Humanities and Arts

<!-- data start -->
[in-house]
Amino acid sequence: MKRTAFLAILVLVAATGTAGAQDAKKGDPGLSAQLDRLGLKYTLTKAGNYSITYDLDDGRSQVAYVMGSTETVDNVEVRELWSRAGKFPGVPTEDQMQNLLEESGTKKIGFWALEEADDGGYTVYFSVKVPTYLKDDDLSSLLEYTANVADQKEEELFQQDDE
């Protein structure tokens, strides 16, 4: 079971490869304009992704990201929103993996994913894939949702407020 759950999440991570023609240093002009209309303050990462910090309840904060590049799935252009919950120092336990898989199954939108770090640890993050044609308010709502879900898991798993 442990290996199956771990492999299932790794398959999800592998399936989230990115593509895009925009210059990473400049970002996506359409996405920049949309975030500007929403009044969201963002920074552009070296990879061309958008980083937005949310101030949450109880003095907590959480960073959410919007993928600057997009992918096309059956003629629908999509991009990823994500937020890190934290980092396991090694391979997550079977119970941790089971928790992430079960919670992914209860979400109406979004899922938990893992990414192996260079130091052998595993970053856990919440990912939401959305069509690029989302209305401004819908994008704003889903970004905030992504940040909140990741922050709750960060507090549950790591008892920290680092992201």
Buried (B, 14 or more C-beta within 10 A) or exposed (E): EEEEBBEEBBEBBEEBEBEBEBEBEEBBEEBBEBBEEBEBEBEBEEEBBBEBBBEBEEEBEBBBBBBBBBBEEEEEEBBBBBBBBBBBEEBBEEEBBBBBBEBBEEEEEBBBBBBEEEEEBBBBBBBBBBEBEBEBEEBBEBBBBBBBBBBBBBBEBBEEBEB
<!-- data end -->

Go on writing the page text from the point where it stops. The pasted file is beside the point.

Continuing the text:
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The Public Poem is a form I invented in 1967 and have performed in many European cities over the decades. For the last six years in Spain, I had been making “concrete” poems, seeing the sheet of paper as a two-dimensional surface which the typewriter could occupy spatially, then placing Letraset letters on superimposed plexiglass sheets that provide a third dimension of depth. One day, looking about in the street, I thought, “If I can place letters on these surfaces, then I can ‘write’ on the street, as well.” I quickly discovered the cheap, light, industrial material of polystyrene which could be easily cut into letter shapes—the size of the human beings who occupy the streets—and thus enter into a dialogue with them and the urban space. At first, I placed the letters and words at strategic sites of the city, but soon I found that carrying them with a team was more eloquent, like a hand holding a pen moving across the page. I often used a classic concrete poetry device, the permutation and recombination of letters, in choosing a mother-word or matrix that could be broken up into other words and then form phrases—even entire sentences—as we moved along, like text passing across a giant electronic screen where one or two words may appear at a time, and a sentence is eventually formed.